Finest condensed historical past works?
Whats up, I am doing a piece about human cultures from the beginings of its historical past to right this moment, and I am at present utilizing Ollie Bye’s “Historical past of the world yearly” video and occasions listing and contrasting it with Geacron. I have been studying about each this works and there are at all times individuals saying that each of this sources are inaccurate in lots of issues. Are you aware any condensed work that covers the complete or not less than a really massive chunk of the entire human historical past that you already know is correct? Or perhaps not less than a 3rd supply I can distinction the opposite two with? Thanks a bunch! ✨️✨️
Comments ( 19 )
Susan Wise Baur attempted to do this in a trilogy; *The History of the World*. It has three volumes, and while it is a world history it’s coverage of east Asia, Africa, and the Americas is lacking. It is however, probably the most condensed work to really try and tackle the entire world and tackle it without completely botching the effort.
Understand that many books cover a few hundred years of 1 place.
Covering the entire history of the entire planet is… It’s a *tall* order. You won’t find any work that does it excellently. Most of those that do exist suffer in fully accounting for Africa and the pre-Columbian Americas, which aren’t helped by the lack of historical records for these places.
Historians unfortunately don’t talk to archeologists as often as we should.
Norman Davies, Europe: A History is a good read. Good overview to give you your bearings and context to more in depth works.
Not necessarily the right category but this brought to mind bill brysons ‘a short history of almost everything’ and its a great read anyway.
Condensed…no I do not…however I have been reading “The Story of Civilization” series by Will Durant for like 30 years…
As a younger man seeking a comprehensive global history to begin to frame what I was learning, I got a lot out of Isaac Asimov’s Chronology of the World. I am just a civilian….I don’t have any clue what historians and historiographers think of this work.
I enjoyed my required reading for World History: ‘the Human Web’ by McNeill and McNeill. It lays the focus on connections between groups of people. This gives an interesting perspective on world history and should contrast greatly from the deterministic ‘year-by-year’ approach to writing history.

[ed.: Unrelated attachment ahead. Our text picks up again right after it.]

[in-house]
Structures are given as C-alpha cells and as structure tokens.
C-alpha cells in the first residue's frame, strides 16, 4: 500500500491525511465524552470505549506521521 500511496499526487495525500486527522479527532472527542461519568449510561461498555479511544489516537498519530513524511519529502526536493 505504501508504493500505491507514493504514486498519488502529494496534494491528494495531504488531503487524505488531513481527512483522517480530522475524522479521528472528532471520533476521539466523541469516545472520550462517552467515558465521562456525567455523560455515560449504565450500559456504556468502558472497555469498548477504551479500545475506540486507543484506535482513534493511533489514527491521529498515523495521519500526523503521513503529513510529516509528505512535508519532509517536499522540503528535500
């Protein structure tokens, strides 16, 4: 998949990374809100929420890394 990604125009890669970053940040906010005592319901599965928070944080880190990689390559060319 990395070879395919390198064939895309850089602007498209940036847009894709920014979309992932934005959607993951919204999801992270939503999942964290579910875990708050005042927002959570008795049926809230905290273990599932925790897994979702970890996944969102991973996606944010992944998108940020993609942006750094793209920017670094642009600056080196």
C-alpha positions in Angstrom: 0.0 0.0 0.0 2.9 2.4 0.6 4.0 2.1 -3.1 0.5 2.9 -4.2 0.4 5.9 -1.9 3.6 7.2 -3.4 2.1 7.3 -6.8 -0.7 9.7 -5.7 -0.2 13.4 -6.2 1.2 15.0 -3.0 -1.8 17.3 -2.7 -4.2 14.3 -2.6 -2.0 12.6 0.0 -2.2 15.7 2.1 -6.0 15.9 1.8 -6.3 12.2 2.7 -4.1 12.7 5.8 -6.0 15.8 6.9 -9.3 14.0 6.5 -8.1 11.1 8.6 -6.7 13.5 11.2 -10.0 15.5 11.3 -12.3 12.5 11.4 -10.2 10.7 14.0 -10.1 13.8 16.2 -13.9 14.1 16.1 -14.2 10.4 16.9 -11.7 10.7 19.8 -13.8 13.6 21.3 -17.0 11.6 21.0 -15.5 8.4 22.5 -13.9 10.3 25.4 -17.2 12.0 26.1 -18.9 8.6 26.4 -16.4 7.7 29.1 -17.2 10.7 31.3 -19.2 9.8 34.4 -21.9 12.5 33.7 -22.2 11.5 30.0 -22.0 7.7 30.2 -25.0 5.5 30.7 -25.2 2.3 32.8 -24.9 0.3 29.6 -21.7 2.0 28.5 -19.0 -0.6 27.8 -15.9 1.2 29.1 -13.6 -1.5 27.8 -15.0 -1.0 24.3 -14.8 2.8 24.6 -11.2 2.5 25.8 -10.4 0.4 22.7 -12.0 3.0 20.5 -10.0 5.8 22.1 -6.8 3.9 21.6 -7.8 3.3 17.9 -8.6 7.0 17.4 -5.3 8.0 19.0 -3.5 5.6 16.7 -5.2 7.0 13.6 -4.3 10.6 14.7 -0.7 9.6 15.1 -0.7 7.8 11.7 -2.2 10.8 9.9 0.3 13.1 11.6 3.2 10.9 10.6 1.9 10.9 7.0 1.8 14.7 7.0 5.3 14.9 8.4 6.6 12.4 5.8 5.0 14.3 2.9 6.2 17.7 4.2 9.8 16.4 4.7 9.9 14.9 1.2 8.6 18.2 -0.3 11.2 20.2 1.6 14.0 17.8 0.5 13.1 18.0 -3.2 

The best I’ve seen is The Peguin History of The World (Roberts). It covers everything and is written like an essay.
If you want a really condensed but relatively accurate, funny, and easy to read solution, might I suggest Larry Gonick’s work:
*The Cartoon History of the Universe – From the Big Bang to Alexander the Great (Volumes 1-7)*
*The Cartoon History of the Universe II – From the Springtime of China to the Fall of Rome (Volumes 8-13)*
*The Cartoon History of the Universe III – From the Rise of Arabia to the Renaissance (Volumes 14-19)*
He also has a 2 volume *History of the Modern World.*
Think I’ll get scoffed at for this… but Yuval Noah Harri’s Sapiens is, imho, GREAT (and a bestseller, so 🤷)
Mel Brook’s “History of the World, Part 1”.
James Burke’s The Day the Universe Changed. It’s an amazing television series from the 80’s that still holds up today. He also wrote a book by the same name, which is also very good.
He does a very good job of condensing human history into specific bits.
The staple video series on PBS for my generation (1989) was [The Western Tradition by Eugen Weber](https://www.openculture.com/2007/12/the_western_tradition_on_video.html).
All 52 30-minute episodes are available on [YouTube](https://www.youtube.com/playlist?list=PLYbocufkwRFAS80nLFShkXSblfcFTXwRH).
More info on [Eugen Weber](https://en.wikipedia.org/wiki/Eugen_Weber) here.
Gordon Childs–What Happened in History. It’s an oldie but a goodie.
For a more entertaining take, try Larry Gonick’s ‘The Cartoon History of the Universe’ and ‘The Cartoon History of the World’.
For the Roman Empire I recommend Chris Scarre’s Chronicle of the Roman emperors.
Will Durant’s ‘The Story of Civilization’. Multi-volume. Begins with ‘Our Oriental Heritage’ and ends (I believe) with ‘The Age of Voltaire’. Four different volumes cover just the 17th and 18th centuries.
John Green’s [Crash Course History](https://youtube.com/playlist?list=PLBDA2E52FB1EF80C9) series